markets 'more acceptable'
New Delhi, Nov 30 (PTI) The Centre is "considering" making certain changes to a notification which bans the sale and purchase of cattle at animal markets for slaughter, to make it more "acceptable", a top official said today, prompting animal rights body PETA to term it a "dark day" for animals.
The environment ministry, in May, had notified the stringent Prevention of Cruelty to Animals (Regulation of Livestock Markets) Rules, 2017 under the Prevention of Cruelty to Animals Act.
Under the rules, there was a ban on the sale and purchase of cattle at animal markets for slaughter, a move that was expected to hit the trade and export of meat and leather.
The rules had also prohibited practices cruel to animals, including painting of horns and putting ornaments or decorative materials on them.
"The ministry is considering certain changes, which will make the rules more acceptable," a top environment ministry official said.
Environment Minister Harsh Vardhan had earlier said the government was open to considering alternative views and that suggestions on the issue were being reviewed.
He had also said that the aim of the rules was to regulate the animal markets and sale of cattle and asserted that the provisions only applied to animals in the livestock markets and those seized as case properties.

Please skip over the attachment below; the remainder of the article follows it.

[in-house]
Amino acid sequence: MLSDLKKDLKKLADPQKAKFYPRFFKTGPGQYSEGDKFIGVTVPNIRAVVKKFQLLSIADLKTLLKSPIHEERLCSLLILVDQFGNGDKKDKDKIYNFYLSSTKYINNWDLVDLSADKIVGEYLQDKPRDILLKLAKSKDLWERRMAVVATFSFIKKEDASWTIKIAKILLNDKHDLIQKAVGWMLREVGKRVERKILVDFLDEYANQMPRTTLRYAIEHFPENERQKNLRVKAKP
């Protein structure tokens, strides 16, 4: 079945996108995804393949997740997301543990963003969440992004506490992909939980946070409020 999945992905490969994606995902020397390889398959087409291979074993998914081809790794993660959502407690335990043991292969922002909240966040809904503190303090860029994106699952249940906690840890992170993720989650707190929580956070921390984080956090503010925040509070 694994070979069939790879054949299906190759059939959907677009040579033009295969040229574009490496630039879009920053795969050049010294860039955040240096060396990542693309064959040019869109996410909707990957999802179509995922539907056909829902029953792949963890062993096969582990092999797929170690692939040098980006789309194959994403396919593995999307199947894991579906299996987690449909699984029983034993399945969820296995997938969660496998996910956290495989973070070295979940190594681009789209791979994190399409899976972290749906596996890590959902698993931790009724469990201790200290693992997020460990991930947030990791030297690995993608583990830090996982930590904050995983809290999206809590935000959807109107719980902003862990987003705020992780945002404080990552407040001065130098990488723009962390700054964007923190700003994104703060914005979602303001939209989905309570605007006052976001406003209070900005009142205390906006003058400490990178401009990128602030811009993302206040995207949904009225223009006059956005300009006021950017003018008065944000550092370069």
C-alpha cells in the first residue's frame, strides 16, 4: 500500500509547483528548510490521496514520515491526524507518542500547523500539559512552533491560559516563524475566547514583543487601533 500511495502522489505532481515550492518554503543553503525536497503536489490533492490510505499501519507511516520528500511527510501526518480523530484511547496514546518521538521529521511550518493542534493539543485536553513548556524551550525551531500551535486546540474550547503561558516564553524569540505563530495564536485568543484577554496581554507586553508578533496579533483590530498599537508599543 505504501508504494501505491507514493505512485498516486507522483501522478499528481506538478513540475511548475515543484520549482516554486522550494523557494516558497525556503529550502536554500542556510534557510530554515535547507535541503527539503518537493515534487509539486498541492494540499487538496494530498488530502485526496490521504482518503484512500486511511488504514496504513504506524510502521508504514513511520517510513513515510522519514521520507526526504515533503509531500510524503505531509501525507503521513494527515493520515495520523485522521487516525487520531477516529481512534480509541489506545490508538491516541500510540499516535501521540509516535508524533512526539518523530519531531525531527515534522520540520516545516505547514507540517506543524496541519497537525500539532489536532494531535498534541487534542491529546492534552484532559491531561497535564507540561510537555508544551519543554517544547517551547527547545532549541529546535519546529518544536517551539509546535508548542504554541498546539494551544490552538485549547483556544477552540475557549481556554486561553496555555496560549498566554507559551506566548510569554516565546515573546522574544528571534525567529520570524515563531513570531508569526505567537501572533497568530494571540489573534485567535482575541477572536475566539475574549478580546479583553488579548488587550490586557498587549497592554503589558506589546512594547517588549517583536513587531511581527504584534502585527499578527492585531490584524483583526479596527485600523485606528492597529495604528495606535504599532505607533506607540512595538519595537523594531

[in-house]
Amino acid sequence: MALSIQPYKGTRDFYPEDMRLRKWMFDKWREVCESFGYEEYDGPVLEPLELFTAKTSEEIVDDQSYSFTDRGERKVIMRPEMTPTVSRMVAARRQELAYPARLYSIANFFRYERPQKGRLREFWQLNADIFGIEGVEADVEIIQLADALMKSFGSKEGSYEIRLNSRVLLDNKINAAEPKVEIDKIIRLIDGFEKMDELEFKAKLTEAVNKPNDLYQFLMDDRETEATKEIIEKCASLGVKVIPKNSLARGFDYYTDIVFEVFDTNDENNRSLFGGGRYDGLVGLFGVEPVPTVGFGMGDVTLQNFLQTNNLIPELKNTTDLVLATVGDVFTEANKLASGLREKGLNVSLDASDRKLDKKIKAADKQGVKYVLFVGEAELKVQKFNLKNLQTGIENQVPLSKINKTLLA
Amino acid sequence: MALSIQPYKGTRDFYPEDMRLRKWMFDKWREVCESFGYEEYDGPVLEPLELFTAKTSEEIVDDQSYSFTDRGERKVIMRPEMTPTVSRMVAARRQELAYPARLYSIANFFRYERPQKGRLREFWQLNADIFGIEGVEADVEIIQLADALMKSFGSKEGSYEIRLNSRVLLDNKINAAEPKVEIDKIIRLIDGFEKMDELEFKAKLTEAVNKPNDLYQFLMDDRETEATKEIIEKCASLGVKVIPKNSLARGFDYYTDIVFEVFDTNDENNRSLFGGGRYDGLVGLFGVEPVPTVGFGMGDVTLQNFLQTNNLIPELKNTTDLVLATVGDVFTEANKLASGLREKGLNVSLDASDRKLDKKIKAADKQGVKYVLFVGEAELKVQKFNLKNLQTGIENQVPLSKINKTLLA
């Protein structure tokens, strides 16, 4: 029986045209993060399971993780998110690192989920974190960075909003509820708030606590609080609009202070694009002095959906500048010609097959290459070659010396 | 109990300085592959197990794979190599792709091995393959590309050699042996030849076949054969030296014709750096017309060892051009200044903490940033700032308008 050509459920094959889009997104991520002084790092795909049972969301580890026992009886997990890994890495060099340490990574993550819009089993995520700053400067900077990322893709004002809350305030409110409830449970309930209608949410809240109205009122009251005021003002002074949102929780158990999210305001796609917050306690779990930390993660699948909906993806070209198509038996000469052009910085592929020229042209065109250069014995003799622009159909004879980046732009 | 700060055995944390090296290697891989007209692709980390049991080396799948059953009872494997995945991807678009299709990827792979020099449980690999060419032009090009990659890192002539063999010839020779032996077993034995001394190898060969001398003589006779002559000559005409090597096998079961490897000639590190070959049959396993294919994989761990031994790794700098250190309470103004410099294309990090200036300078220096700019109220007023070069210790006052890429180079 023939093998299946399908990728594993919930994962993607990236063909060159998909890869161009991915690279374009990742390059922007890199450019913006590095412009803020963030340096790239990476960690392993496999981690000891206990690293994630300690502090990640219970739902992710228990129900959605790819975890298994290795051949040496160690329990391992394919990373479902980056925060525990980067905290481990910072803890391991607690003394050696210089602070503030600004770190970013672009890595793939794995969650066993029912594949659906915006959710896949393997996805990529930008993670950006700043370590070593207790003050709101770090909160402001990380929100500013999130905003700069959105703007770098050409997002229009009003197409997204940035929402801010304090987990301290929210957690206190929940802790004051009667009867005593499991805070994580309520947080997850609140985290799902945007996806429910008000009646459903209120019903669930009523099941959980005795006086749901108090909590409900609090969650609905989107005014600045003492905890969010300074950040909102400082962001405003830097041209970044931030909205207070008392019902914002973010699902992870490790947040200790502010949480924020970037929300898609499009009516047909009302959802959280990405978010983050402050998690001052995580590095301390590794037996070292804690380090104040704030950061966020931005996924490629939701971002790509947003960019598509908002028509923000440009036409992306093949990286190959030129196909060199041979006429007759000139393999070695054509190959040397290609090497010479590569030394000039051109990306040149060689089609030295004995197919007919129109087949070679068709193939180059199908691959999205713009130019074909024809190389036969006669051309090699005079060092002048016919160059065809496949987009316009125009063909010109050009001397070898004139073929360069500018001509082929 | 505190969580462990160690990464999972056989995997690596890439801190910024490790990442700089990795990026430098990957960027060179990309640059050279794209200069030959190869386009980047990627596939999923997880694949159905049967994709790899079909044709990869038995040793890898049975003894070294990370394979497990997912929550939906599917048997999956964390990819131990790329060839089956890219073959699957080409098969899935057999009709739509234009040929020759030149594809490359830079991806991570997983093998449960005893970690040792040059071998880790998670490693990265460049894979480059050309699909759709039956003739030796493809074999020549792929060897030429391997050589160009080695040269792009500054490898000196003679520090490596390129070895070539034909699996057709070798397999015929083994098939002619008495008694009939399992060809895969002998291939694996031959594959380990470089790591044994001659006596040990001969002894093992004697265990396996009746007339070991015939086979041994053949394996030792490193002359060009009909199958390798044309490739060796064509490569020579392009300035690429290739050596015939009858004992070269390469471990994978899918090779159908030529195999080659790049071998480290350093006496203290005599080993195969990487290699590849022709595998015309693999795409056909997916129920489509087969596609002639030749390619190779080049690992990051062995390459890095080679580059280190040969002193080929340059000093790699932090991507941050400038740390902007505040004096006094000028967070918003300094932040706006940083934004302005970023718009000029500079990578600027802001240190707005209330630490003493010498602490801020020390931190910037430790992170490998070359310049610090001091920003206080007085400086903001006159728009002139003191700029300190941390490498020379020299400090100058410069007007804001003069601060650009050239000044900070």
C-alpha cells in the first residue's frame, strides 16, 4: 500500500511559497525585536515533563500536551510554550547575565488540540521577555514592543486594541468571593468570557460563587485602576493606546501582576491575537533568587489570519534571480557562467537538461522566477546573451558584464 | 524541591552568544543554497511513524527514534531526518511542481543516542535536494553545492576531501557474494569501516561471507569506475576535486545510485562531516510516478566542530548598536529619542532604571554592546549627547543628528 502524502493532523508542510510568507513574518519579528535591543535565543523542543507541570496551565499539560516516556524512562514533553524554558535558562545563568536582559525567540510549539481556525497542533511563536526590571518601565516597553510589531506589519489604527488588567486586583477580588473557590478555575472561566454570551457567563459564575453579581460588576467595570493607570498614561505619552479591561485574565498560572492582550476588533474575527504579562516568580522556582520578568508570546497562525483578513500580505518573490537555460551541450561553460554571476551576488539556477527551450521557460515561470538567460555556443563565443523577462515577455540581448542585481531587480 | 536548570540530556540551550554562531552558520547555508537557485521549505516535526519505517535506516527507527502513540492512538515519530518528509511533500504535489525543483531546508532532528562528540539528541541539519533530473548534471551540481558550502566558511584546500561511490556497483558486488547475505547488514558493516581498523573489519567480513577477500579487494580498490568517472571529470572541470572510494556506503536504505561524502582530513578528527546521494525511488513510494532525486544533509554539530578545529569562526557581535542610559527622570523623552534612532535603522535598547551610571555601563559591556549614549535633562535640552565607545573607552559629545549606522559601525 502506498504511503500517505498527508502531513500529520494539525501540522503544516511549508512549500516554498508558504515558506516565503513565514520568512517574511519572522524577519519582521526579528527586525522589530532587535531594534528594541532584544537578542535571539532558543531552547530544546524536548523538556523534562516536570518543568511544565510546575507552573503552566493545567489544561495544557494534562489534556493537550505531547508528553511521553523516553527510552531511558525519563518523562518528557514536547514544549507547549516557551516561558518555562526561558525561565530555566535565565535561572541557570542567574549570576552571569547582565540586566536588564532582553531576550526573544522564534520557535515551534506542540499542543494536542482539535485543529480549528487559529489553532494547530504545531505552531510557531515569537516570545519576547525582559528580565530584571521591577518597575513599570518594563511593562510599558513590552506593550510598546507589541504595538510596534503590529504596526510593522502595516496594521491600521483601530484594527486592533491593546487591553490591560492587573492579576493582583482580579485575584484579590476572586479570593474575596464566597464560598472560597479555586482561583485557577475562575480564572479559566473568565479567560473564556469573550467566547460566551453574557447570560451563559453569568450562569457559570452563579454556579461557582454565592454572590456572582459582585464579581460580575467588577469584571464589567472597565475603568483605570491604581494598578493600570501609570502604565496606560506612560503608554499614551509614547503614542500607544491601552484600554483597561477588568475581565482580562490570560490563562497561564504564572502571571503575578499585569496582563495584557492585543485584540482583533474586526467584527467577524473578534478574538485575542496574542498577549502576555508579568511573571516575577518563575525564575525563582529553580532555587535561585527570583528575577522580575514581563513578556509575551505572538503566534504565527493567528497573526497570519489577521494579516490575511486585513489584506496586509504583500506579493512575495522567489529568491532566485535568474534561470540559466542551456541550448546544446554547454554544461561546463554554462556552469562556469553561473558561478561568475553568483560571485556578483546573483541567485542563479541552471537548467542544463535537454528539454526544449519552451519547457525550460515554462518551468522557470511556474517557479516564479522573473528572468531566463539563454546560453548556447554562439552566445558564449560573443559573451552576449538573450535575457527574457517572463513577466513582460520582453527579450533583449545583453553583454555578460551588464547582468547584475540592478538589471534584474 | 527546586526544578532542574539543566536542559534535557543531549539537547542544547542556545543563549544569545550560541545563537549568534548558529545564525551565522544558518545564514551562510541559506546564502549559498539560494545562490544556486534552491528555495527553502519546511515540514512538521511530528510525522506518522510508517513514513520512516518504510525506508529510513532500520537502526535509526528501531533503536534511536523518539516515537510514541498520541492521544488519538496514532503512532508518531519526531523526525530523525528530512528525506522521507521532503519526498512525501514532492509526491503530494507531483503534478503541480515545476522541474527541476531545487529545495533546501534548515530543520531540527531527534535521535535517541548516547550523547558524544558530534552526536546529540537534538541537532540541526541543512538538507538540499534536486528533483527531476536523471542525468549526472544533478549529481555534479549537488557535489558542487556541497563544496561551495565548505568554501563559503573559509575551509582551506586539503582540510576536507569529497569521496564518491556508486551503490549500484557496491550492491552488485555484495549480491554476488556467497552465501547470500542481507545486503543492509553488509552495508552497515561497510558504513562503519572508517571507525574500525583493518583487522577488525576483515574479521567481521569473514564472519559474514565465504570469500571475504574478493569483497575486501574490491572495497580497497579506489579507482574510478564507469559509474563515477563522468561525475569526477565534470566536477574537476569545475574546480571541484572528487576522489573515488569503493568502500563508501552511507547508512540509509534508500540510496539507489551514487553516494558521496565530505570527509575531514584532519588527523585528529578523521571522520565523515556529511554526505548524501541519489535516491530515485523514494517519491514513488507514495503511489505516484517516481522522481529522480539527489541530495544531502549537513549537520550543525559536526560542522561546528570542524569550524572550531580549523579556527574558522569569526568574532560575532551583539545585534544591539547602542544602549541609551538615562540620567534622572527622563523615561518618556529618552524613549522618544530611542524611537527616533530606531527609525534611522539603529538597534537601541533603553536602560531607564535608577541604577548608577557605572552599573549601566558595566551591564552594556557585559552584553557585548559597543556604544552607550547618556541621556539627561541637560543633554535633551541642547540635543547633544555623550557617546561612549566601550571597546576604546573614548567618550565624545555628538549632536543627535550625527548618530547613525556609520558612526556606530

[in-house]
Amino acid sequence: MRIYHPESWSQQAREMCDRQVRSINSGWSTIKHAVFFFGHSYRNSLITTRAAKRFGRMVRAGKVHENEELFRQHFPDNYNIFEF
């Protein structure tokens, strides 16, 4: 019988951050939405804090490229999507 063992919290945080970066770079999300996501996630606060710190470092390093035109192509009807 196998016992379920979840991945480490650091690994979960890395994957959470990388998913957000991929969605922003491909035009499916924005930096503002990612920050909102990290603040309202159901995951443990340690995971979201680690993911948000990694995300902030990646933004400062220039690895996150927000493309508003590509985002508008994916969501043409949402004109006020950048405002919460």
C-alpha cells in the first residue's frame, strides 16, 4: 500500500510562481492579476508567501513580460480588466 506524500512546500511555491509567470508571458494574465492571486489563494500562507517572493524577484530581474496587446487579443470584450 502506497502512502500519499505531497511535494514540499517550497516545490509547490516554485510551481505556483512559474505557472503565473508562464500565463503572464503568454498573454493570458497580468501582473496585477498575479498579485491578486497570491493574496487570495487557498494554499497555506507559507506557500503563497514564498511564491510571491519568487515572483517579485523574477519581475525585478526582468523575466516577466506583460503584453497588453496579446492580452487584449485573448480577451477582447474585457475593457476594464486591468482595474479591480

Harsh Vardhan had also said the government did not want to "alter" the food habits of the people and put businesses in this sector to trouble.
Sources in the environment ministry said the file in this regard had already been sent to the law ministry.
In July, the Supreme Court had extended to the entire country the Madras High Court order, staying the notification of the Centre, banning the sale and purchase of cattle at markets for slaughter.
Meanwhile, animal rights body the People for the Ethical Treatment of Animals (PETA) termed it a "dark day" for animals as the nation "turned its back" on the most vulnerable cattle and other animals.
"Some of the worst cruelties to animals, destined for slaughter, take place at the markets," said Manilal Valliyate, Chief Executive Officer (CEO), PETA India.
As the transporters and handlers usually considered it a waste to provide any care to the animals destined for death, the animals that often arrived at the markets with injuries or broken bones due to transportation or lack of proper ramps were typically left to suffer without any veterinary care, he added.
"They are denied food and water and crammed into trucks when chosen for slaughter. Sending animals for slaughter directly, rather than through the market, can at least spare them some suffering.
"The rules had also importantly banned cruel and painful practices such as hot-branding and freeze-branding, mutilating the animals' ears, force-feeding them with fluids and other cruelties common at the markets," Valliyate said.